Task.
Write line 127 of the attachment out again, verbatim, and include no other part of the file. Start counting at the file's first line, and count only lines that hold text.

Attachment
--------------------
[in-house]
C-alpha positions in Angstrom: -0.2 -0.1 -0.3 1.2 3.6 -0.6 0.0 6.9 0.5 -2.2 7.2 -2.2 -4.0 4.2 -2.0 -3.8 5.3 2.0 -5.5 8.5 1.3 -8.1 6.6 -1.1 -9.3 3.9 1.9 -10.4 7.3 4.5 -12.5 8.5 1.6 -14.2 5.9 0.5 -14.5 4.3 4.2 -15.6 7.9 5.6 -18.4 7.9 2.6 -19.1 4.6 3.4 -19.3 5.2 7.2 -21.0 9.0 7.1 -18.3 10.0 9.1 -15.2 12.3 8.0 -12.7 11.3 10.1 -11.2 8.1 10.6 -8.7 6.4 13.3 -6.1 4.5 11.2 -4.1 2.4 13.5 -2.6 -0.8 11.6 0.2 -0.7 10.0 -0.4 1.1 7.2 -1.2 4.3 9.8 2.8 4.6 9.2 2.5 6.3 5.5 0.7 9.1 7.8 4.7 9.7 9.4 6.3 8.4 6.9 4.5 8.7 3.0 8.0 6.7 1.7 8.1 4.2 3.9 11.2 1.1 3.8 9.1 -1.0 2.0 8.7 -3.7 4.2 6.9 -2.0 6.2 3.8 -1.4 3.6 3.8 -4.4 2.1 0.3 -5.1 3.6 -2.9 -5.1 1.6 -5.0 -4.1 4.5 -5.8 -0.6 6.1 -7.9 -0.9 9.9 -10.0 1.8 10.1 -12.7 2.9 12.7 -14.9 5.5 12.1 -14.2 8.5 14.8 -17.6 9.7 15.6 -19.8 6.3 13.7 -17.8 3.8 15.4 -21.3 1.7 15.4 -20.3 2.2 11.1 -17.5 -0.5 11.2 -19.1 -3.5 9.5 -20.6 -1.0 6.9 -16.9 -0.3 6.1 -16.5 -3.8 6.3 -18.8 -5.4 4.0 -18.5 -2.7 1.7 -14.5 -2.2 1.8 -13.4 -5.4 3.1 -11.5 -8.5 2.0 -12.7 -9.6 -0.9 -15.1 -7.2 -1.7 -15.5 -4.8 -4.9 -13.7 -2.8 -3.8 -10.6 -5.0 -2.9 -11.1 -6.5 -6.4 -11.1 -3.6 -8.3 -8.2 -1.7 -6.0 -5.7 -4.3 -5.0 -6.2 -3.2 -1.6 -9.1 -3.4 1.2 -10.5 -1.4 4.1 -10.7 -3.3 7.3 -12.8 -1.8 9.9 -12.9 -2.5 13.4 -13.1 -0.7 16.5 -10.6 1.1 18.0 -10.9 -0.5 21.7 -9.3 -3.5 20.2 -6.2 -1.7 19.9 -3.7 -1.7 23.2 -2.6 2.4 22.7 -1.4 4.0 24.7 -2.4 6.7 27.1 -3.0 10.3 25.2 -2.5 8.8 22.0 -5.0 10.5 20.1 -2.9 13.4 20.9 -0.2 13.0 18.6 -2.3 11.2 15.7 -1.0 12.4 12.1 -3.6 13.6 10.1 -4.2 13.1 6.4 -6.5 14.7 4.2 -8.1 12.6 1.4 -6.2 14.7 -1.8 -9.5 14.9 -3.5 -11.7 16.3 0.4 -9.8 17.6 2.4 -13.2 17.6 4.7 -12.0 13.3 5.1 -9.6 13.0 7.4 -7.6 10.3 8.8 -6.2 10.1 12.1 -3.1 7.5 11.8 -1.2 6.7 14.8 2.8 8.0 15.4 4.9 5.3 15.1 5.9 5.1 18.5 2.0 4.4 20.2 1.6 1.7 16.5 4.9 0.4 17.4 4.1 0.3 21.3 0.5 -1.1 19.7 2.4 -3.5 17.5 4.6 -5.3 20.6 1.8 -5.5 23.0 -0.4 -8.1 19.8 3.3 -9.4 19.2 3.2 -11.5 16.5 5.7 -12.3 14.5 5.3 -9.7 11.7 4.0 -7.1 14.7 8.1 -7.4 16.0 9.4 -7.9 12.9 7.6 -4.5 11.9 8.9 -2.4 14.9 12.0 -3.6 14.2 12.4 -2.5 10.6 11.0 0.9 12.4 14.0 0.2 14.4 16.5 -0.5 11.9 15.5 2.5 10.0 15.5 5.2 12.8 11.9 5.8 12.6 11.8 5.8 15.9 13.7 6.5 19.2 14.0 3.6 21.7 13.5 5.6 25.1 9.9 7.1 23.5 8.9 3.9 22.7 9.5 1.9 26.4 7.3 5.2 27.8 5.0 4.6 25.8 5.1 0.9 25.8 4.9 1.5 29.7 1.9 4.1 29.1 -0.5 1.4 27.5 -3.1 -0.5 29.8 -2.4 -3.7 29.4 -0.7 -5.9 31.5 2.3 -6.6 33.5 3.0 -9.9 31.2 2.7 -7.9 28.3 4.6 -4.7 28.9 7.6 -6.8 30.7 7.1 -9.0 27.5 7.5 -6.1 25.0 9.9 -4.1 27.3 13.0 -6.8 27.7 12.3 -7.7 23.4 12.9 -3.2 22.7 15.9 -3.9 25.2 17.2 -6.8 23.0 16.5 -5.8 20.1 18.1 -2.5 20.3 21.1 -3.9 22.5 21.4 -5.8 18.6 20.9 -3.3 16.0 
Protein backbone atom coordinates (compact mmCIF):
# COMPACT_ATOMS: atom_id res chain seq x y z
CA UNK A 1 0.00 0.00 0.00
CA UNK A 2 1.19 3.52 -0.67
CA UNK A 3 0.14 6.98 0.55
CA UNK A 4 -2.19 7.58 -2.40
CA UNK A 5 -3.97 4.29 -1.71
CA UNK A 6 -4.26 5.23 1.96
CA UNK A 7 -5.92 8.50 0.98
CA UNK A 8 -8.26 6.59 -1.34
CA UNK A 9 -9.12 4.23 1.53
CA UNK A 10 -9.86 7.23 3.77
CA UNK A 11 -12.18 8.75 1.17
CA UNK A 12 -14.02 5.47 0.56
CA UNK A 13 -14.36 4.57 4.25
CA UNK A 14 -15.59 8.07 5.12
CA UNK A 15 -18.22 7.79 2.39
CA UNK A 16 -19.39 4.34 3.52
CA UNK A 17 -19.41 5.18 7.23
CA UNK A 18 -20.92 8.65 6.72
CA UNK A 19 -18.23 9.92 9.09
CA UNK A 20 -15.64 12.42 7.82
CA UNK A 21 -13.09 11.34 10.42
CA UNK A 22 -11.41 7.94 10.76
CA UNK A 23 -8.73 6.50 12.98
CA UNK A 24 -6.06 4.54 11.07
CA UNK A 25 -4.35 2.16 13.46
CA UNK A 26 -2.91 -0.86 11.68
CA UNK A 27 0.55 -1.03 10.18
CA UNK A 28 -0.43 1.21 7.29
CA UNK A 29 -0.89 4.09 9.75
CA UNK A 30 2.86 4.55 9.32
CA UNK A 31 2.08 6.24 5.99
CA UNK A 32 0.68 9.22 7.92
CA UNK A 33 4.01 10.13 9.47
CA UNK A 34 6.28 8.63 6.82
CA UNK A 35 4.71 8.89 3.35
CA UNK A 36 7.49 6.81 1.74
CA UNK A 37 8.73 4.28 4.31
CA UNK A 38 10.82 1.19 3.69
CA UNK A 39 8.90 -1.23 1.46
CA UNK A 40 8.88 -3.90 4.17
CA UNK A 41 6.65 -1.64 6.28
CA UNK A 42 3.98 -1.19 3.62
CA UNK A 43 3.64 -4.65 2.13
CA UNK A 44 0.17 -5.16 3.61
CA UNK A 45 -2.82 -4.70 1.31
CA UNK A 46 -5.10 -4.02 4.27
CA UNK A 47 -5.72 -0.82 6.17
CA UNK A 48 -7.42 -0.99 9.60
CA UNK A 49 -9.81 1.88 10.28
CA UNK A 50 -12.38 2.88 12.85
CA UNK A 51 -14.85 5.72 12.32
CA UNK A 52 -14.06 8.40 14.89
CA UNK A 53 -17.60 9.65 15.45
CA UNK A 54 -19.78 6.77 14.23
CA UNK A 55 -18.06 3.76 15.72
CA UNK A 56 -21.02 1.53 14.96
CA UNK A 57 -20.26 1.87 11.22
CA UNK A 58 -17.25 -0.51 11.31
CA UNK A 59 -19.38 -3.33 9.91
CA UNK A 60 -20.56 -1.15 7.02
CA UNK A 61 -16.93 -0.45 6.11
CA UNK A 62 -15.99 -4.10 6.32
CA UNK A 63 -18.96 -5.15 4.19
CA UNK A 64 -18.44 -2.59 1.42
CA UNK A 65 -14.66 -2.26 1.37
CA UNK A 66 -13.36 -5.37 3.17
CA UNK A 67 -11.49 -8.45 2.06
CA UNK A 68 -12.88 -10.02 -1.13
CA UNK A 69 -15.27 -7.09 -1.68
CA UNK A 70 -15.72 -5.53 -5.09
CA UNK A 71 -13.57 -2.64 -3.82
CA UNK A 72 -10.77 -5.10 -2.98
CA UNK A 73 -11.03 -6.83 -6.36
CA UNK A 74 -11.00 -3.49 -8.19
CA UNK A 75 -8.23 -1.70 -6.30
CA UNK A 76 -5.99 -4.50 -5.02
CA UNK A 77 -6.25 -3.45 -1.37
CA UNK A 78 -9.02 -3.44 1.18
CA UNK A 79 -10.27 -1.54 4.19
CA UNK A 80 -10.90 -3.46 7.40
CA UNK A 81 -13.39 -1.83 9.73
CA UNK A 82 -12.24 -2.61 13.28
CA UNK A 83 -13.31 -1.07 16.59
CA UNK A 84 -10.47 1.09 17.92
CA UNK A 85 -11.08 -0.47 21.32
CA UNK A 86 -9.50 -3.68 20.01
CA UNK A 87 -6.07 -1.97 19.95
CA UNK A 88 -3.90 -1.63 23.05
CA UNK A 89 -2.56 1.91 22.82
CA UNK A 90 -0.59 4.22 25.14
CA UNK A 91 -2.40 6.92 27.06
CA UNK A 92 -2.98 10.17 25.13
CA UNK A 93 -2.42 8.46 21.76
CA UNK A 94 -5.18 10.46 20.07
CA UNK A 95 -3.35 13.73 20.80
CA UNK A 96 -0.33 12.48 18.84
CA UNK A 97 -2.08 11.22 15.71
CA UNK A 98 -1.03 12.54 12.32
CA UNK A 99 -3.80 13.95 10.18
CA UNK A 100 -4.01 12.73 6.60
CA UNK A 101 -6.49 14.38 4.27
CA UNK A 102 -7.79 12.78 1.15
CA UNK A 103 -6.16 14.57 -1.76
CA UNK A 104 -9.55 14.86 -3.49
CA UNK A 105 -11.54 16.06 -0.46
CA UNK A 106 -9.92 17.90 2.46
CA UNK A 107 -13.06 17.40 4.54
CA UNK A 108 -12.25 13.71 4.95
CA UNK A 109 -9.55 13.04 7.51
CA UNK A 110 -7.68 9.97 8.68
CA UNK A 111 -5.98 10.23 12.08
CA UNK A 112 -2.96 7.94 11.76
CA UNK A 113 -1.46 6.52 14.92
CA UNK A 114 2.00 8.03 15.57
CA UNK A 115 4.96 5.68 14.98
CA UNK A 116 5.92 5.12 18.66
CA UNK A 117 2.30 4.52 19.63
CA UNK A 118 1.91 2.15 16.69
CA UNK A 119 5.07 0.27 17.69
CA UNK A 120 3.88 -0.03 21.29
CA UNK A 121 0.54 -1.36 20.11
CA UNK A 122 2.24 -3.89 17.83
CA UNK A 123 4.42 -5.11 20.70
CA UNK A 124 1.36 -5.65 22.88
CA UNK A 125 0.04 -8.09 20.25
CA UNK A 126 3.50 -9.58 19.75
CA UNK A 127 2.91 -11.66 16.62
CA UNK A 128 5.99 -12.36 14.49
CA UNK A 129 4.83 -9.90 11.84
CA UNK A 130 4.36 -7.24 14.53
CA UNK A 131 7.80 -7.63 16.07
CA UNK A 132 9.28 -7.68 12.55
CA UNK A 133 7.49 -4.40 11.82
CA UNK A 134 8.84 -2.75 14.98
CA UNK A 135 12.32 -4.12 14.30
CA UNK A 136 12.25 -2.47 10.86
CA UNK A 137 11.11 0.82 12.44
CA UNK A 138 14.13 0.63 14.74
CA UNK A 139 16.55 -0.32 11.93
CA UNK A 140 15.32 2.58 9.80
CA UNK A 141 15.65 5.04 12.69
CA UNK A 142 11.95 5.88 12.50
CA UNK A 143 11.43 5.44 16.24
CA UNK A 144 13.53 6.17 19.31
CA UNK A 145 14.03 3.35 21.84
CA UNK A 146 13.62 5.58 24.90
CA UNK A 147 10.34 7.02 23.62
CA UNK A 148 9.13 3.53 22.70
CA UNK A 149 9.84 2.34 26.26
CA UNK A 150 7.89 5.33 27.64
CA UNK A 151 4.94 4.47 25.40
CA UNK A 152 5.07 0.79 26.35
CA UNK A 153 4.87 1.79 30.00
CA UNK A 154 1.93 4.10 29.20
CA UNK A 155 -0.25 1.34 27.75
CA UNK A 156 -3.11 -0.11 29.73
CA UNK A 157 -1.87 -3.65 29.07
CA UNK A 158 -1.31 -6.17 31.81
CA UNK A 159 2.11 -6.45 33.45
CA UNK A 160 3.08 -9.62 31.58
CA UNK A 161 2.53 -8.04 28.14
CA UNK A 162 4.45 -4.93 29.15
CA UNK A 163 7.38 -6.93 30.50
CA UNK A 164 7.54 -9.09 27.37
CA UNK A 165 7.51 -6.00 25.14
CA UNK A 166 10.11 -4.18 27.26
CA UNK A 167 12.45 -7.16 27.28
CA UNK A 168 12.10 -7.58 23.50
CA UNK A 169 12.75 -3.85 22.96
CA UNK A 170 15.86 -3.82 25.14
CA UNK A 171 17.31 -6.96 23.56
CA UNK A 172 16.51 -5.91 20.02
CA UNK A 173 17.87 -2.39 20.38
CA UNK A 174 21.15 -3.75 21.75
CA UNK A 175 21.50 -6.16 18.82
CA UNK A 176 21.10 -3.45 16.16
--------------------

CA UNK A 123 4.42 -5.11 20.70